Boyda’s bill would get rid of the AMP in favor of a new pricing mechanism, a median price based on data provided by pharmacies about what they actually paid for the drugs they dispense. The Baucus-Pallone bill would keep the AMP, but instead of using the average low-end price wholesalers pay for drugs, it would use a “weighted average” that takes more pricing points into effect. It also would exclude pricing from mail-order transactions — a must from pharmacists’ perspective.

The new CMS policy was to have taken effect in July 2007, but CMS agreed to delay its implementation until Feb. 1, 2008, giving pharmacists and their lobbying organizations a precious few extra months to work the issue.

At a fly-in last month, members of the National Association of Chain Drug Stores and the the Food Marketing Institute, which represents supermarket pharmacies, held more than 150 meetings with Members of Congress, said NACDS spokeswoman Chrissy Kopple. “We’ve written letters to CMS, written letters to Members of Congress, we’re coming at this from every option that we can,” she said. “We’re going to continue to build momentum. The bottom line is, we need a remedy.”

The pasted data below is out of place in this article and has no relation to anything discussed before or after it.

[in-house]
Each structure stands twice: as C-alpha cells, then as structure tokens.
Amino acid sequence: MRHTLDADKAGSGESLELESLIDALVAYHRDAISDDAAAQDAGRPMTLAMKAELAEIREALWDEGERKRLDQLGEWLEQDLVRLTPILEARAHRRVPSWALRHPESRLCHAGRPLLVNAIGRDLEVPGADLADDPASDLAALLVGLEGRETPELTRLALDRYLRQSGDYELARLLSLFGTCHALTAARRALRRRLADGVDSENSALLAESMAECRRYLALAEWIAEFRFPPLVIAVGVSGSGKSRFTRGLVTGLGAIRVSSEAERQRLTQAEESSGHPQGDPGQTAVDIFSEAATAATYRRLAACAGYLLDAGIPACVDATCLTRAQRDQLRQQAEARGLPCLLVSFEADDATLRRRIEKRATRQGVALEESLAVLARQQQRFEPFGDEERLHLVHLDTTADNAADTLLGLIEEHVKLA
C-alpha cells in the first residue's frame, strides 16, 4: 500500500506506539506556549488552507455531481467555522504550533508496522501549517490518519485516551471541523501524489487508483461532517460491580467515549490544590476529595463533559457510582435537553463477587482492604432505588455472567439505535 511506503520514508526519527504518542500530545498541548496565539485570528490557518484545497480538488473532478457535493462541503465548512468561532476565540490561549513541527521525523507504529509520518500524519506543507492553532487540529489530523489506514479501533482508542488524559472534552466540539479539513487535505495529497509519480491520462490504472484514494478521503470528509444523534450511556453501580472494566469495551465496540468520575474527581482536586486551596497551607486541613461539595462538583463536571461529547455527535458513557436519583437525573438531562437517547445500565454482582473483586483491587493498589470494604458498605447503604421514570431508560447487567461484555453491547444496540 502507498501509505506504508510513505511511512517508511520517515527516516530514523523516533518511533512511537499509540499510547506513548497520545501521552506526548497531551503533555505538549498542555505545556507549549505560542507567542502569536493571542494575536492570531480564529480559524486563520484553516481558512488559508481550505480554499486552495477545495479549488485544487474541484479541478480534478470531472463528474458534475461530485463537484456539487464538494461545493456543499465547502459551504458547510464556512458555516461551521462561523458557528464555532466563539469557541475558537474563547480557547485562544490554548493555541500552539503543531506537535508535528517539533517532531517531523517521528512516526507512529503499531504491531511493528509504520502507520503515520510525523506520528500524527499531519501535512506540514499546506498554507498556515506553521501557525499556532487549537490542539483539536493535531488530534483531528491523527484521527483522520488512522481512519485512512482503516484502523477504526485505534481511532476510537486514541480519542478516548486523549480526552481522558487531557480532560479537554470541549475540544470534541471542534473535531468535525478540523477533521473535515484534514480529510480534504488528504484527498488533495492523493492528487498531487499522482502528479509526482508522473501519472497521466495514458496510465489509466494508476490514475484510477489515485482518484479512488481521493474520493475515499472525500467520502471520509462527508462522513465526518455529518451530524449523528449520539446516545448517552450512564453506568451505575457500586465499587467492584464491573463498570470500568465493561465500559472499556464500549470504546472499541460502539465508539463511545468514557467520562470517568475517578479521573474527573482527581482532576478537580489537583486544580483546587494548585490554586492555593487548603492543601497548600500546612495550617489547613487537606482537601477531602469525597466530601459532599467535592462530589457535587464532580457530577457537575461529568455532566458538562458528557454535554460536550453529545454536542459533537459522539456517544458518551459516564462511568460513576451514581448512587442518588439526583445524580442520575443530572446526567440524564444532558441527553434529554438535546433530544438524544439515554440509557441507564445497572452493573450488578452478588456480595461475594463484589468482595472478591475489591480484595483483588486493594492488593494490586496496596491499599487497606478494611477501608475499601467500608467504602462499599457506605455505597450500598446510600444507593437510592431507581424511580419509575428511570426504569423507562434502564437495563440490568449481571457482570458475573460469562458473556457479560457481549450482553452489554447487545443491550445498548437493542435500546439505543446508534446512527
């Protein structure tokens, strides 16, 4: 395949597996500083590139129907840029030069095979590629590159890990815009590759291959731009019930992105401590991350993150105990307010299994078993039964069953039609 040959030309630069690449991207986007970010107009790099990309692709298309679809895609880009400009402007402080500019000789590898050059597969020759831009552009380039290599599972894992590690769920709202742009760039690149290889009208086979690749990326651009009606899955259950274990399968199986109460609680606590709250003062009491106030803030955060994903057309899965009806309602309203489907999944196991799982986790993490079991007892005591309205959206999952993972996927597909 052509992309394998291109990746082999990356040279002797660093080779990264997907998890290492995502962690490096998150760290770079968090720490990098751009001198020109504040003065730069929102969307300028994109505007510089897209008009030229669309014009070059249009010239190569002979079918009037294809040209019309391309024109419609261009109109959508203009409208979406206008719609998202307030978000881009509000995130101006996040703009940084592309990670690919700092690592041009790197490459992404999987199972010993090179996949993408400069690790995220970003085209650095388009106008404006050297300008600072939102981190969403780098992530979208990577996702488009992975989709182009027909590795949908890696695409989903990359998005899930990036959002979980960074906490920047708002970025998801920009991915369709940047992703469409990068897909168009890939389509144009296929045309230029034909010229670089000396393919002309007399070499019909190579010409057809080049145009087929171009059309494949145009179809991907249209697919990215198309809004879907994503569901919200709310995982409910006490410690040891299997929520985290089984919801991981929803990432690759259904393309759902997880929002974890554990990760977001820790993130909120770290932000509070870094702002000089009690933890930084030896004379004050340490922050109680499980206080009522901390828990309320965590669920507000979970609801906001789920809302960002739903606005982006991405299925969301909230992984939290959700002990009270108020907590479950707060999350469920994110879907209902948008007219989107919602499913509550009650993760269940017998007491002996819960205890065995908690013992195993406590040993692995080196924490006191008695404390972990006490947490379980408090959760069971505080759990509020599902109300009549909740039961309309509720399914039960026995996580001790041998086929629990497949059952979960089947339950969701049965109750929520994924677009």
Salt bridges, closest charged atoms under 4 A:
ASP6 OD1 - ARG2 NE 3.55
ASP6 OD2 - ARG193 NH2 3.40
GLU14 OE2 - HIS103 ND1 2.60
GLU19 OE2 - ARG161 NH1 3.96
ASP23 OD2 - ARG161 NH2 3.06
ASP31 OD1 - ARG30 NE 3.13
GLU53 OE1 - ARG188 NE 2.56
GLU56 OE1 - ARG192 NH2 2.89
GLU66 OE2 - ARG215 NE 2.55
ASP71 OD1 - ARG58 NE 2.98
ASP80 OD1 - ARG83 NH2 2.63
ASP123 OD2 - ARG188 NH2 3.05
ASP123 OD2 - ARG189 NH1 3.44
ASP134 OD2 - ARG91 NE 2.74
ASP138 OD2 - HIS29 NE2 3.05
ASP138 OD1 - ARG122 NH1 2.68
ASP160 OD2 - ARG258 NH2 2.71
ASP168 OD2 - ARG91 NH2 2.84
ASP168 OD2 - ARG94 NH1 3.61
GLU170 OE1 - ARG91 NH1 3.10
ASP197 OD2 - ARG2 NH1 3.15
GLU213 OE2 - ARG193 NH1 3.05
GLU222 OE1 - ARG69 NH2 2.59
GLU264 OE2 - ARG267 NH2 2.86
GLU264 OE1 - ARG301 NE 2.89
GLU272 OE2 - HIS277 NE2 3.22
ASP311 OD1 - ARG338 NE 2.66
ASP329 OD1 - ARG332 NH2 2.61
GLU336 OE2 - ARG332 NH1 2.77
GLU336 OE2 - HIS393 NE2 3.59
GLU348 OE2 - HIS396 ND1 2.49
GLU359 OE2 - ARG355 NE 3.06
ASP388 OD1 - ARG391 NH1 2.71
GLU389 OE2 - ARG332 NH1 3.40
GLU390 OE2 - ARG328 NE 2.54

Neither bill has attracted widespread support in both chambers of Congress. The Baucus-Pallone bill has 32 co-sponsors in the Senate and seven in the House. Boyda has garnered 114 House co-sponsors for her bill but has yet to see it introduced in the Senate.

A legislative staffer for one Member supportive of the Boyda bill said it made sense to move reimbursement calculations to the end of a supply chain that is often “murky and convoluted.” AMP, he added, has historically “been close to whatever manufacturers want it to be.”

Boyda says she doesn’t see Pallone’s bill as competition; rather, as another solution for the same problem. “All Frank [Pallone] wants to do is get this taken care of,” she said. “One of these bills, or some variation of them, will eventually come out.”